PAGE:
Microglia regulate brain development primarily through two routes: the release of diffusible factors and phagocytosis. Microglia phagocytize many products in the brain, including synaptic elements, living cells, dying or dead cells, and axons. Microglia also support myelination/oligodendrogenesis, neurogenesis, axon fasciculation, induce cell death or cell survival, and stimulate synaptic formation and maturation via the release of diffusible factors (11, 31–40). Many factors contribute to microglia phagocytosis of cells, such as vascular endothelial growth factor (VEGF), NADPH oxidase (Nox) 2, and Tyrobp/DAP12 either through recognition of cells marked for removal or by inducing cell death (40, 41). Microglia phagocytosis of neural progenitors increases toward the end of the developmental neurogenesis period in rodents and primates; however, it is unknown if this increase is instigated by microglia or if progenitor cells begin to express a tag that recruits microglia (31). There are several “tags” that regulate cellular phagocytosis such as phosphatidyl serine, complement, calreticulin, ATP, and sialic acid (42, 43). Receptors on microglia that bind to these “tags” include MERTK, vitronectin, CR3, siglecs, and SIRP1α. Microglia also continue to shape the rate of cell genesis throughout life in the hippocampus via phagocytosis (44).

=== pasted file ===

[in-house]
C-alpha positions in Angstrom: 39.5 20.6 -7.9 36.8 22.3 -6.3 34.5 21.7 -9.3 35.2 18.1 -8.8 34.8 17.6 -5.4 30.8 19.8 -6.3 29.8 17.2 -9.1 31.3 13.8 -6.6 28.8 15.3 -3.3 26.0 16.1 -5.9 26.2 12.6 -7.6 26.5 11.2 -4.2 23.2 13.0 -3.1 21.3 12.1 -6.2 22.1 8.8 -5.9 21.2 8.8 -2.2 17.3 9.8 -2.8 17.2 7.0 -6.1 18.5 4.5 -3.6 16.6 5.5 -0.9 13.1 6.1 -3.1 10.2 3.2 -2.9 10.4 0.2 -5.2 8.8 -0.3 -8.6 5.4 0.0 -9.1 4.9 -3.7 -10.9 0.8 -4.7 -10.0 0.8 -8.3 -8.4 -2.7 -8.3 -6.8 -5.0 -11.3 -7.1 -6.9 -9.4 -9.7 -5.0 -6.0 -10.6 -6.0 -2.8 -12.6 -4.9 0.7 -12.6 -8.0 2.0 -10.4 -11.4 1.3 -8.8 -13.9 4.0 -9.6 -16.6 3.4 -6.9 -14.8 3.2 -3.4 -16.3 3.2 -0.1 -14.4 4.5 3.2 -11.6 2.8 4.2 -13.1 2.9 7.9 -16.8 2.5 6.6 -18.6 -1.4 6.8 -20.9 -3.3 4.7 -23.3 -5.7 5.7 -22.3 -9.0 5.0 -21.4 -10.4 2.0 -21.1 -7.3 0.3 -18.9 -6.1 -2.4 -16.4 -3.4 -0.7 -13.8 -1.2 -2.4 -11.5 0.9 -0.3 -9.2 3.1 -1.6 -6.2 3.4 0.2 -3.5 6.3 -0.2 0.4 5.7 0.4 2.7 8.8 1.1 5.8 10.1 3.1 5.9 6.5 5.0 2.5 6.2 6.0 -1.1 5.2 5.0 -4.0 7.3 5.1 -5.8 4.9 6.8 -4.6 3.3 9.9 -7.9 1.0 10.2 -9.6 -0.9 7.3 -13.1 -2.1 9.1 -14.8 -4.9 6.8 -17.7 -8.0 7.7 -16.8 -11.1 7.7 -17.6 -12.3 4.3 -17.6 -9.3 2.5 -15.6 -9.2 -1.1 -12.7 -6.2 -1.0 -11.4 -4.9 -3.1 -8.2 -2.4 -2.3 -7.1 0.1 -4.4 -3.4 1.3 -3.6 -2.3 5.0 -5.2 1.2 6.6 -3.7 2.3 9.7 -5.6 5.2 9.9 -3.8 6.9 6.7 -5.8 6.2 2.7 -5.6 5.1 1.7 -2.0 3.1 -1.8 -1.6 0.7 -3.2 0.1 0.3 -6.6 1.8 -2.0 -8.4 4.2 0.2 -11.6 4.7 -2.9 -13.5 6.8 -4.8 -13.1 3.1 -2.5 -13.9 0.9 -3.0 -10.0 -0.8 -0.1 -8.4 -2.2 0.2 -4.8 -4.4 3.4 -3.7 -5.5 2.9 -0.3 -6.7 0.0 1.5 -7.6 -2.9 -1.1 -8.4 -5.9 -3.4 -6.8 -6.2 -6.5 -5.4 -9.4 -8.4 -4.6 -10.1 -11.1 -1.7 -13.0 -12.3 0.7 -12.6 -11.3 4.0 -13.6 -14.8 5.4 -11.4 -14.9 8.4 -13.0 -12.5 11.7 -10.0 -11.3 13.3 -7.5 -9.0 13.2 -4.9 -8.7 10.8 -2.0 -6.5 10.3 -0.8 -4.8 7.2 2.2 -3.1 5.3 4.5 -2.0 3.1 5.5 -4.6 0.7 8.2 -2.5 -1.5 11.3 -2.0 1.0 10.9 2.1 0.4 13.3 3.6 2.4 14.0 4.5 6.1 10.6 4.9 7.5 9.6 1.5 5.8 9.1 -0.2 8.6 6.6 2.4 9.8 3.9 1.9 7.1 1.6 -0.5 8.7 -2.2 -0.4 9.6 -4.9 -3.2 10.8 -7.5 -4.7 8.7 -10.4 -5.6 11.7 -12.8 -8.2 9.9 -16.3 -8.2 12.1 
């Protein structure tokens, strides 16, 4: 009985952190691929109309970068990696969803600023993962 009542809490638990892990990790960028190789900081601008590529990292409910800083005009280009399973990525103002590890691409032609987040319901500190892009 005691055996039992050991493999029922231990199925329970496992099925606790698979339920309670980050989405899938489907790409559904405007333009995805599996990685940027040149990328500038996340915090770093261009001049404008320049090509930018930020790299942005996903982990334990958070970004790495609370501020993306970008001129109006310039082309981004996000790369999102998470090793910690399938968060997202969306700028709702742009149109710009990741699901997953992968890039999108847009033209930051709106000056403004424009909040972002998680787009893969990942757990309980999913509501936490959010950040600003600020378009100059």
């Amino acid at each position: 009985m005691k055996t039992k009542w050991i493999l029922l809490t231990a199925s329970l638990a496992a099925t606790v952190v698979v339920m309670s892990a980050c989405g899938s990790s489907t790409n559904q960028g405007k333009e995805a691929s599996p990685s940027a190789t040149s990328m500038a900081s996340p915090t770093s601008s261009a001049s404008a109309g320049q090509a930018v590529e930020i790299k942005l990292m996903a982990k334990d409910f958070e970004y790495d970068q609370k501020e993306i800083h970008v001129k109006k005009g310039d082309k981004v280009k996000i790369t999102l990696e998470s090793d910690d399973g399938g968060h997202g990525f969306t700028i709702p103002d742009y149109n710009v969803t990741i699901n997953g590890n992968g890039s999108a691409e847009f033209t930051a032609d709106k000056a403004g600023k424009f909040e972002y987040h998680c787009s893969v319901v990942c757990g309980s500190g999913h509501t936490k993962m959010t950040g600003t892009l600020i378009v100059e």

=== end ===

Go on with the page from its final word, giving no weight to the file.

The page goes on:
Microglia also phagocytize synapses, which has been most elegantly demonstrated in the dorsolateral geniculate nucleus of the thalamus (dLGN). During the early postnatal period, microglia phagocytize “weak” retinal ganglion synapses in the dLGN by recognizing complement component 3 (C3) through the complement receptor 3 (CR3) (36, 45, 46). Decreased retinal ganglion activity and/or increased transforming growth factor (TGF) β signaling in retinal ganglion cells stimulates the synthesis of complement component 1q (C1q) by retinal ganglion cells, which potentially initiates the complement cascade (36, 45, 46). The complement system is not the only signaling system that mediates phagocytosis. Recent work has identified interleukin-33 as an astroglial-secreted factor that regulates microglia synaptic phagocytosis through the interleukin 1 receptor-like 1 (IL1RL1) in the developing thalamus and spinal cord (47).